3 key arguments for the sustainable supply chain

In recent years, the issue of supply chain sustainability has steadily become an important topic for discussion. Now more than ever, organizations are paying attention to how their supply chain practices contribute to sustainability efforts. With an eye on the bottom line, companies are trying to reconcile increasing demand with environmental compliance factors.

Why should supply chain operations managers strive to create a supply chain that's as sustainable as possible? What are the main driving factors behind this movement? Let's take a look at three key arguments to make for the sustainability case:

1. Sustainability efforts foster business transformation

In a 2010 interview with The Harvard Business Review, Peter Senge, the founder of the Society for Organizational Learning and a faculty member at MIT Sloan School of Management, stressed that it's critical for operations managers to start thinking of sustainability as a matter of being able to shape a business's future.

"To confront [sustainability] issues practically, you need employees who are innovative – who have the skill and the vision to redesign products, processes, and business models – and who understand the business context," Senge said. "Most important, they need to be able to tell a story about why this is a meaningful journey."

In 2016, the story is no different. Environmental Leader contributor Jessica Lyons Hardcastle noted recently, for instance, that companies are paying more attention to the ways in which their supply chains conserve natural resources and curb carbon emissions. Basically, organizations are transforming their businesses by changing processes and improving sustainability – effectively changing the narratives by which they represent themselves to the rest of the global market.

Future-minded operations managers need to consider their sustainability efforts.Future-minded operations managers need to consider their sustainability efforts.


2. Risk management is one and the same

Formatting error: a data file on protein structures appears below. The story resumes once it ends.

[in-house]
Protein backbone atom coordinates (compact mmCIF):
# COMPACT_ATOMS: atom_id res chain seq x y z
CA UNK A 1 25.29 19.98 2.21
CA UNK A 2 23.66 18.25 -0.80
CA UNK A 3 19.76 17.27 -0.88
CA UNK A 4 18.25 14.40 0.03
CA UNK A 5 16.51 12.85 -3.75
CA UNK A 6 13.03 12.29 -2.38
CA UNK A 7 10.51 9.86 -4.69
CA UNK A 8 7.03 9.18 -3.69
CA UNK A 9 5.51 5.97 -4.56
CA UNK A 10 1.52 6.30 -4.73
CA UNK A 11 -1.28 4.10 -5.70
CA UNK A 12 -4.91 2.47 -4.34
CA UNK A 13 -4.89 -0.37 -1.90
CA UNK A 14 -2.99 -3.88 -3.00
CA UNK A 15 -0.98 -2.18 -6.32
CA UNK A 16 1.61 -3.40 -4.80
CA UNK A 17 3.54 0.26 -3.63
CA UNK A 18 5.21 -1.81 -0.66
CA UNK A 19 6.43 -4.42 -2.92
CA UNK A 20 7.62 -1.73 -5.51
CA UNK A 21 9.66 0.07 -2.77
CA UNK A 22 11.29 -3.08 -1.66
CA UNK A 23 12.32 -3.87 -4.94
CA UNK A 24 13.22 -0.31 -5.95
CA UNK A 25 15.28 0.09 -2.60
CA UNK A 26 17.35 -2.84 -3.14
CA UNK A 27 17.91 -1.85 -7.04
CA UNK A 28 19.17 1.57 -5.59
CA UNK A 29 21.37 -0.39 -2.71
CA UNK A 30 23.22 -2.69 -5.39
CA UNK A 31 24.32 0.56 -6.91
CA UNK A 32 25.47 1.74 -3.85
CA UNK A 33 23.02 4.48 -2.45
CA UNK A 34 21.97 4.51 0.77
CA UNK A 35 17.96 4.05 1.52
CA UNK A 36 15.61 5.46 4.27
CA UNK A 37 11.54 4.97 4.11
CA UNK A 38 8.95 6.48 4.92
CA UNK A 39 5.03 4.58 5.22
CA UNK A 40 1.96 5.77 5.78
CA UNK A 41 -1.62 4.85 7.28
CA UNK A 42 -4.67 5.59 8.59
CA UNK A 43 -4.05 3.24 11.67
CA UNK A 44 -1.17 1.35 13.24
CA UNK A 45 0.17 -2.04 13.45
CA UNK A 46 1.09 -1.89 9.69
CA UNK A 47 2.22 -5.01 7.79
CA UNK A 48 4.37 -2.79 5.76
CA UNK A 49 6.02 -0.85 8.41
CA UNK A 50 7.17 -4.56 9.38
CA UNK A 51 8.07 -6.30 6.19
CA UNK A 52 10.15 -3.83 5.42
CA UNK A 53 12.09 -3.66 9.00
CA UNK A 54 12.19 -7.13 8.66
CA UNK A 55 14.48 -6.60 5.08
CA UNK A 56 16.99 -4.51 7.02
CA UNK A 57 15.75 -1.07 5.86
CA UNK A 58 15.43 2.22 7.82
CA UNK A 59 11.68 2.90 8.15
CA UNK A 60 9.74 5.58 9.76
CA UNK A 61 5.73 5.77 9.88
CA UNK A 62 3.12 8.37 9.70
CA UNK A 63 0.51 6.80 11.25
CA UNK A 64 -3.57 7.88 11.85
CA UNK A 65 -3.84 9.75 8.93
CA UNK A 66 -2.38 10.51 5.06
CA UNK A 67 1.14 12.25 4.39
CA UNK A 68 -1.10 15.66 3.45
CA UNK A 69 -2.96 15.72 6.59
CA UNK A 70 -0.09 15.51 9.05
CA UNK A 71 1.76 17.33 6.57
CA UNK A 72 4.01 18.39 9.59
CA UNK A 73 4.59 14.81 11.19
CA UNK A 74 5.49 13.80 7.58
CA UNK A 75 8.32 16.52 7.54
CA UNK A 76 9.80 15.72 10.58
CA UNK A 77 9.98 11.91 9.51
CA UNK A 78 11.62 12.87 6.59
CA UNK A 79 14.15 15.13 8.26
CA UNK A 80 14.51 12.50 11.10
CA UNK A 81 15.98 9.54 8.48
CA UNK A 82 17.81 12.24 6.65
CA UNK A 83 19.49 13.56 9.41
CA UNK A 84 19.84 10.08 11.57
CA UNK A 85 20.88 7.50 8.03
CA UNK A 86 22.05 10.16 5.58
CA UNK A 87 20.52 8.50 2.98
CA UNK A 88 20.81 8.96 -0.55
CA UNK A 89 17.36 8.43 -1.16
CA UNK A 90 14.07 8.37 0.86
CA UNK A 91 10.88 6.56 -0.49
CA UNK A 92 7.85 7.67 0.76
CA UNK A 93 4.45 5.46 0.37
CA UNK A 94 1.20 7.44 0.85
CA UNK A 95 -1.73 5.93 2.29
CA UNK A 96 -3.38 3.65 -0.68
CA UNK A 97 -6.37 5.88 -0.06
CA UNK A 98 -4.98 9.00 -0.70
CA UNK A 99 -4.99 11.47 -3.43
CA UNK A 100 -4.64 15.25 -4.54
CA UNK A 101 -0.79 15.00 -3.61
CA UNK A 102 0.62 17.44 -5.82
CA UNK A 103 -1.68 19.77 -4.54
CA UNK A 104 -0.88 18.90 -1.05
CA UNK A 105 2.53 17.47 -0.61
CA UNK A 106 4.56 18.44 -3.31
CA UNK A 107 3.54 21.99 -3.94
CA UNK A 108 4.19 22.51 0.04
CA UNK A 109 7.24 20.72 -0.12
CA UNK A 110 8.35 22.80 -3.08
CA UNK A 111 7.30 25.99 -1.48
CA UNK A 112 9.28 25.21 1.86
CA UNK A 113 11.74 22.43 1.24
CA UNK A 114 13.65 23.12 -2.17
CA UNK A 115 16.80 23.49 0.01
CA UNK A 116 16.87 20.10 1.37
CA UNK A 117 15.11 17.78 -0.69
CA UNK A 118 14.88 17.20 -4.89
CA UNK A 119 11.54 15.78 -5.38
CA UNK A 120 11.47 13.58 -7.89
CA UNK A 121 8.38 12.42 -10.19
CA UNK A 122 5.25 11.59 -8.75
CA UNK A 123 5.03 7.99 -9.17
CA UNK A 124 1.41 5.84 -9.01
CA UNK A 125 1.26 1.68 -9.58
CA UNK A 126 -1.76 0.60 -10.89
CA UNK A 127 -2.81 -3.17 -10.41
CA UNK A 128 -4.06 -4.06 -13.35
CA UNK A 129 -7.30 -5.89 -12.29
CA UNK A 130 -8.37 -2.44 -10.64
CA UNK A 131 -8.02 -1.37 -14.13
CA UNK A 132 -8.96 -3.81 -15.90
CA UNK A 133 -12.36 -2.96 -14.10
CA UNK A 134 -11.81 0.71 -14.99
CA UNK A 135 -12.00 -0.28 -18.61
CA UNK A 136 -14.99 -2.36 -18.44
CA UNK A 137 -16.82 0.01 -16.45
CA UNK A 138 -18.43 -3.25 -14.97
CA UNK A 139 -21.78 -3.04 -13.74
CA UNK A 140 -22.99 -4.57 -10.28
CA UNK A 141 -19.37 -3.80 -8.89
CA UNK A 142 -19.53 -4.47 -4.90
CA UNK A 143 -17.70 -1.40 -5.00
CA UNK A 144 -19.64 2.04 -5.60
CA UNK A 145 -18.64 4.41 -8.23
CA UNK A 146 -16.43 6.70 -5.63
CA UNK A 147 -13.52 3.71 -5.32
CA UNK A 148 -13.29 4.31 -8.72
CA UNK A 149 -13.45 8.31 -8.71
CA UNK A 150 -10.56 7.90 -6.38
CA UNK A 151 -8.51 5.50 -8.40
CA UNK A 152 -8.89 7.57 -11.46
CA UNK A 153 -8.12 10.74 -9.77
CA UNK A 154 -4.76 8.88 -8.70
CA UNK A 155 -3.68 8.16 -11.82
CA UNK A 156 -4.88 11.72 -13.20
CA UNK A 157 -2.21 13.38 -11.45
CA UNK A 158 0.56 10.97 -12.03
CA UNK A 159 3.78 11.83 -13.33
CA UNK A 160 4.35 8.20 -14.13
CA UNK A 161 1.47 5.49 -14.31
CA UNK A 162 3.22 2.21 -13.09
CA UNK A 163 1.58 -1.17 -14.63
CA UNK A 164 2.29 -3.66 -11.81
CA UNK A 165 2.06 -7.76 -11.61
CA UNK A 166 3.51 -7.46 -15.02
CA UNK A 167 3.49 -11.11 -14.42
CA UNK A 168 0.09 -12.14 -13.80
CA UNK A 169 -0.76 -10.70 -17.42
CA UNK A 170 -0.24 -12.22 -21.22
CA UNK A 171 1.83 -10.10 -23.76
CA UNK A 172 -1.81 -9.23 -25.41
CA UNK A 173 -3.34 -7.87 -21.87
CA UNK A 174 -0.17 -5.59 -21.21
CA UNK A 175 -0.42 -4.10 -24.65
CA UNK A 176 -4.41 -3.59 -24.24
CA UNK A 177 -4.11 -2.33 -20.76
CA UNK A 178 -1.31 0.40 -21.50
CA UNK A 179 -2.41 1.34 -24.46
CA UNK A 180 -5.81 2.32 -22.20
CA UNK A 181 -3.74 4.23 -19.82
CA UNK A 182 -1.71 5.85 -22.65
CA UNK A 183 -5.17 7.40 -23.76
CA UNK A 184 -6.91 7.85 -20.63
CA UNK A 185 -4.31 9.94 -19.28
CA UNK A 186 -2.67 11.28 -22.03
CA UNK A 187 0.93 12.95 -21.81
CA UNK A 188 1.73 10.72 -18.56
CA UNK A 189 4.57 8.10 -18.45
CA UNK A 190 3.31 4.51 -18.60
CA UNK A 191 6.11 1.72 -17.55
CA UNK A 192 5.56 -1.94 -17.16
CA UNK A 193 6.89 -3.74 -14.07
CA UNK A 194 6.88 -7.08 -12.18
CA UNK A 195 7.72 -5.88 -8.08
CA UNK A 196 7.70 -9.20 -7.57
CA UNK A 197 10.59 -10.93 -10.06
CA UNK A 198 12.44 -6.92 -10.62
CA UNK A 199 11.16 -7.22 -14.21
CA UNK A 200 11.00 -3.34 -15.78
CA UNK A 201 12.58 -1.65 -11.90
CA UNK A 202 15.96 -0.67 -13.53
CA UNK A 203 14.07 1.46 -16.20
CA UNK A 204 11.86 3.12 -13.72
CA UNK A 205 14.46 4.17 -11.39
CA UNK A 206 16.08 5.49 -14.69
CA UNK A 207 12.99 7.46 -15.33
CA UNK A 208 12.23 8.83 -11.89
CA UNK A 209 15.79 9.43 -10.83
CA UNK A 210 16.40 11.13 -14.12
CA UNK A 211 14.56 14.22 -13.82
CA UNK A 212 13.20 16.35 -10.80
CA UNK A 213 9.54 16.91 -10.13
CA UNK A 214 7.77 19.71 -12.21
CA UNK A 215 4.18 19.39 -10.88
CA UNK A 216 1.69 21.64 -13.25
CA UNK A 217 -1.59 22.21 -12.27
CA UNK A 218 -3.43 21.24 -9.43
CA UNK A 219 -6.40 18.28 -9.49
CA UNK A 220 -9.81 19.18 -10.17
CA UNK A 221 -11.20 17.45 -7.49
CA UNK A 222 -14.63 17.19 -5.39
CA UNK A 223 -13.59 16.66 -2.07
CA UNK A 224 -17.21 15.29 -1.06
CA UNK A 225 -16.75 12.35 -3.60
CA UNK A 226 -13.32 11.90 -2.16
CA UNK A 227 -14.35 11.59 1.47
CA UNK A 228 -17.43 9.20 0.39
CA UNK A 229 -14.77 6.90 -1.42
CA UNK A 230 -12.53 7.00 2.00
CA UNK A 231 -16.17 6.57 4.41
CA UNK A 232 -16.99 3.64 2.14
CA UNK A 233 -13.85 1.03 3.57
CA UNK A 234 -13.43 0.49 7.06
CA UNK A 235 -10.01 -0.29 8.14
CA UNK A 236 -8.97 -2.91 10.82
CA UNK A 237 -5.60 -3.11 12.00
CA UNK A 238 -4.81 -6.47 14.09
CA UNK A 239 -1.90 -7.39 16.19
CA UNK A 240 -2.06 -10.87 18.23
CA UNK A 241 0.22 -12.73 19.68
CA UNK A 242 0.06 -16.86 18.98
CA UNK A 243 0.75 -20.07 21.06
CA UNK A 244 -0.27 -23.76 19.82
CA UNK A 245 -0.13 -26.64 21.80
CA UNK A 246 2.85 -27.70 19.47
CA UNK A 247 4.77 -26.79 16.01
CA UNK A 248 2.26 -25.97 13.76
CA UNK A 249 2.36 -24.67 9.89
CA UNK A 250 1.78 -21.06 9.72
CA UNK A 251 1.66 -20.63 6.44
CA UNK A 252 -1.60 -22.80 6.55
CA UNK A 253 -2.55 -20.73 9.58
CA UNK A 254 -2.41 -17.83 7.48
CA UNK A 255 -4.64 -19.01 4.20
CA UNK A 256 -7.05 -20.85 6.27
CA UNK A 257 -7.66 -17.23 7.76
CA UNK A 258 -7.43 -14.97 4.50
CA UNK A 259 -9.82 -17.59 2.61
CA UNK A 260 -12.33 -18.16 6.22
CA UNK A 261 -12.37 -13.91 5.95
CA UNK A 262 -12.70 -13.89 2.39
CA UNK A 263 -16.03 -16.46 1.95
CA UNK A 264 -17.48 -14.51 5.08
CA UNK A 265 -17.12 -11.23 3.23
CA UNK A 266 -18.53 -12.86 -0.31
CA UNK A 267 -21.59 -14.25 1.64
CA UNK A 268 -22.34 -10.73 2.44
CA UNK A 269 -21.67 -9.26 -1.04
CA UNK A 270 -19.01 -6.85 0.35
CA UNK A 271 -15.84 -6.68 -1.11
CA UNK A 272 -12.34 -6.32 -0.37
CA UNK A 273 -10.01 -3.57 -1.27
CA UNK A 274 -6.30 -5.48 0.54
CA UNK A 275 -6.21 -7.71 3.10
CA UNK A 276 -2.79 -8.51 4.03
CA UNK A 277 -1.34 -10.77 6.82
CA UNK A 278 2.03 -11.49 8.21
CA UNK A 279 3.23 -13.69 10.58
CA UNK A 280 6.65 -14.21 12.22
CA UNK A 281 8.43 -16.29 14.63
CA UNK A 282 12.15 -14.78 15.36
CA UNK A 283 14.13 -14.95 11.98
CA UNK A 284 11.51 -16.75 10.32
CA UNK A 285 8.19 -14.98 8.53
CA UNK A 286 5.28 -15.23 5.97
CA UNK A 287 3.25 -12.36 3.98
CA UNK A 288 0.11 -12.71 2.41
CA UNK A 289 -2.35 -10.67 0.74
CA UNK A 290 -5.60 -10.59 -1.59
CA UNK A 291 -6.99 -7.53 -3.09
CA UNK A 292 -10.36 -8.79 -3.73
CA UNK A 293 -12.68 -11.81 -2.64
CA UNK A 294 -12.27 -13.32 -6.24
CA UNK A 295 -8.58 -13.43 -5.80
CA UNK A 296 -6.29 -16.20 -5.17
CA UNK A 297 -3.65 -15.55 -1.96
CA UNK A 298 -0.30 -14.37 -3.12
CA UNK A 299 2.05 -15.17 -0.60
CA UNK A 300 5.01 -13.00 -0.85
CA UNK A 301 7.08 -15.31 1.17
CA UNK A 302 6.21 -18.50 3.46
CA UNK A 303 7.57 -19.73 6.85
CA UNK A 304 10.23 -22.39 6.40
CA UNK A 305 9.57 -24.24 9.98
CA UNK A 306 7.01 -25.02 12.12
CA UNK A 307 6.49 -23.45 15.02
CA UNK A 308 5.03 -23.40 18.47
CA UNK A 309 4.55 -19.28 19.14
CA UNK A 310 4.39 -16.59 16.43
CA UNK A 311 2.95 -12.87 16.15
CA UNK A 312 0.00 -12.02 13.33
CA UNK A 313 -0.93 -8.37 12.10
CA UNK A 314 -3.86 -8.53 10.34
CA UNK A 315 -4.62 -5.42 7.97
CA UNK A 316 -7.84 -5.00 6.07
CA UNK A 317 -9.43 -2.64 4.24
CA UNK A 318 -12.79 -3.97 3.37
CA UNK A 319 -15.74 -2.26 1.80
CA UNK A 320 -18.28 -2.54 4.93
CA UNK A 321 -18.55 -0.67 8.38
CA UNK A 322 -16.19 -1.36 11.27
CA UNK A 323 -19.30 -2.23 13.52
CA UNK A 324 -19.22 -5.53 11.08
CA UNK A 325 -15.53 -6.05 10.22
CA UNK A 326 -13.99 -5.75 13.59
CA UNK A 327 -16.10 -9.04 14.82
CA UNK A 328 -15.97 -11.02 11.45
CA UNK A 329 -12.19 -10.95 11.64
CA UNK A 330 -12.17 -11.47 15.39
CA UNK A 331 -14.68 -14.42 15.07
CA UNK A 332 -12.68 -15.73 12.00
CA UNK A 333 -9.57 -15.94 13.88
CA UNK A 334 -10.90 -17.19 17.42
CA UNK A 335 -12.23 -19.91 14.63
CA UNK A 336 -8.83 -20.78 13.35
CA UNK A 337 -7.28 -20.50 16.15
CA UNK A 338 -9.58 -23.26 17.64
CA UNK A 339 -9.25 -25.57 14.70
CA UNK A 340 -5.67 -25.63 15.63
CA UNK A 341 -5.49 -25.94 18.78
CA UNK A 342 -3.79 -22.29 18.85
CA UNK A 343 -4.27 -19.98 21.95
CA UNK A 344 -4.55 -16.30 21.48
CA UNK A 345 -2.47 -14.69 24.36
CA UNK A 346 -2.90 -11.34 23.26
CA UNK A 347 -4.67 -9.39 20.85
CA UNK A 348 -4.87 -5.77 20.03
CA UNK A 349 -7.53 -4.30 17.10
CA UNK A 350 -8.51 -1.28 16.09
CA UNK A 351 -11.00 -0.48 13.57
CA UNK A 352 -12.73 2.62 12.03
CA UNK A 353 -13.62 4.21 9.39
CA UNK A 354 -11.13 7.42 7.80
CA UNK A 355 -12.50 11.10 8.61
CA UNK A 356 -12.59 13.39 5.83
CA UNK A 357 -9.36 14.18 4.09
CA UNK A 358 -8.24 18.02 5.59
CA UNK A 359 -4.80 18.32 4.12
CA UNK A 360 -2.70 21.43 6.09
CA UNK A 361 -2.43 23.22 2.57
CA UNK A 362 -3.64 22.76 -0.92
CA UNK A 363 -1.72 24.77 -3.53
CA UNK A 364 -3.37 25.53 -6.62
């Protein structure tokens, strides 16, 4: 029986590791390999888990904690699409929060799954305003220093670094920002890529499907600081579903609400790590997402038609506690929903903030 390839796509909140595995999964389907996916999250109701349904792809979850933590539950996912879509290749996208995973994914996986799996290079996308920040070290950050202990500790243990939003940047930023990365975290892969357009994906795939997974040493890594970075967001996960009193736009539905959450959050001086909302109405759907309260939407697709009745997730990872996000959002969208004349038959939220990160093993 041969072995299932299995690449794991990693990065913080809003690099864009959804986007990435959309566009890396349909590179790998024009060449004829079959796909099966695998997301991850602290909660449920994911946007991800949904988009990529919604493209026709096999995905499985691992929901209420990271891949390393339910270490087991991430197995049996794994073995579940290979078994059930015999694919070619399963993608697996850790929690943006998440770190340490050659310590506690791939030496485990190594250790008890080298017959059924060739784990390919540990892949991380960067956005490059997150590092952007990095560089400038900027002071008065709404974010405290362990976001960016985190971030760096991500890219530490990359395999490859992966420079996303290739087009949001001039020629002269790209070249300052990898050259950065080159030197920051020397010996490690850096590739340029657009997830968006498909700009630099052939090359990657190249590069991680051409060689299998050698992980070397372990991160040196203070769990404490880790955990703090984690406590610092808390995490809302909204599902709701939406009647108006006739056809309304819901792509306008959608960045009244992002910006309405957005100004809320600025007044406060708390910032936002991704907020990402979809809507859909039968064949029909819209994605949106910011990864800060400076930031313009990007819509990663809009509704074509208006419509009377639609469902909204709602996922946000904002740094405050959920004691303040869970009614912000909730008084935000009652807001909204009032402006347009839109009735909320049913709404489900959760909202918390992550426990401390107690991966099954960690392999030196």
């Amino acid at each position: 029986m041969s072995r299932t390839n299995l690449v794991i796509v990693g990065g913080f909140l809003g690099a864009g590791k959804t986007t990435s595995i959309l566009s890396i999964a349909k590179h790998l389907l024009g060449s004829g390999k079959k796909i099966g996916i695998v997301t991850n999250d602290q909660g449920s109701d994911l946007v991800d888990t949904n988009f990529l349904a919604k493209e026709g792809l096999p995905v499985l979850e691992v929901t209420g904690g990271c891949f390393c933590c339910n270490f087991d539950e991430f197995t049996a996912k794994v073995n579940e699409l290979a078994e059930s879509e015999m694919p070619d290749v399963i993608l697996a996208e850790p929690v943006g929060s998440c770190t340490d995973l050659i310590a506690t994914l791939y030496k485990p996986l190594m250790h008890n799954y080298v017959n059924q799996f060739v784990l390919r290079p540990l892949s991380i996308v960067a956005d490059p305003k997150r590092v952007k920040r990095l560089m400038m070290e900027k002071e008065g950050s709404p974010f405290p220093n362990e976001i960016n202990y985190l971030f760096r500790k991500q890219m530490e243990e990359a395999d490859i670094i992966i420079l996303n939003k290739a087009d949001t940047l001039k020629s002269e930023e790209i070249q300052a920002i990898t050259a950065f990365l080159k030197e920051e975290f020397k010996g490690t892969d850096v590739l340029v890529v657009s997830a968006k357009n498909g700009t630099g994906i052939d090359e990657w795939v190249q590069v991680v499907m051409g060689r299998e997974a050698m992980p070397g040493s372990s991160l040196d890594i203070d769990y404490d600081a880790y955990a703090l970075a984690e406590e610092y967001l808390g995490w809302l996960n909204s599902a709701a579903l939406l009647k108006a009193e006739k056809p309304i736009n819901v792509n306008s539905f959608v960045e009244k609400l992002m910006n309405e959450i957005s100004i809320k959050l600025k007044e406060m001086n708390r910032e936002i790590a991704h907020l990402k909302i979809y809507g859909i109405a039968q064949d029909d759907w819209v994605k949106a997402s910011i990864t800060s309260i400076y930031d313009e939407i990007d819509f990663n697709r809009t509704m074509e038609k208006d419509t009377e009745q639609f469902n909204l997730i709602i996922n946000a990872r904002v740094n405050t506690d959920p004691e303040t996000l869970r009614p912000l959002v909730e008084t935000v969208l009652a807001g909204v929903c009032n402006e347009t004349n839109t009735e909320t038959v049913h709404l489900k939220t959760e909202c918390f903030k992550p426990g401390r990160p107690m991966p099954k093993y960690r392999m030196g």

Not only does the environmentally friendly supply chain impact business growth and opportunity, but sustainability can also have a positive impact on risk management activities. In protecting against risk, companies have the opportunity to become more compliant with environmental standards, including within the IT department.

In a paper for the International Journal of Production Economics, researchers Mihalis Giannakis and Thanos Papadopoulos found that sustainability should be treated as a part of the risk management process. By accounting for sustainability risks (including environmental, economic and social factors), organizations can improve their management strategies and capabilities.

3. Reduce cost and increase revenue

Incorporating more environmentally sound practices can also have significant, positive financial outcomes, as well. For this reason, quite a few large companies are making the change to become more sustainable. For instance, according to Spend Matters contributor Elizabeth Ichniowski, in 2014 Coca-Cola invested $5 billion into a supply chain project in Africa that would secure more consistent and sustainable ingredients for the company's products. In addition, Hardcastle noted that Apple is pushing for higher environmental standards.

This all boils down to the fact that sustainability is becoming a key characteristic of the modern supply chain, and organizations ensure they're maintaining the aforementioned environmental standards within their operations while at the same time turning a profit. With logistics solutions like the cloud-based Oracle Transportation Management software from Inspirage, organizations can improve their supply chain sustainability and thereby support business transformation, better manage risk and increase revenue down the line.

For more information, get in touch with the supply chain experts at Inspirage today.

Sambit Misra

Sambit Misra | Key Contributor

Sambit is a Practice Director in the Value Chain Planning division of Inspirage. He has over 16 years of domain and consulting experience across various verticals including manufacturing, engineering, high tech, telecom, pharma and energy (oil & gas). Sambit has handled multiple supply chain transformation projects and traveled to more than 15 countries across all the continents. With a passion for solving complex Supply Chain challenges, he believes that the solution to these are often based on out-of-the-box thinking and simple process improvements.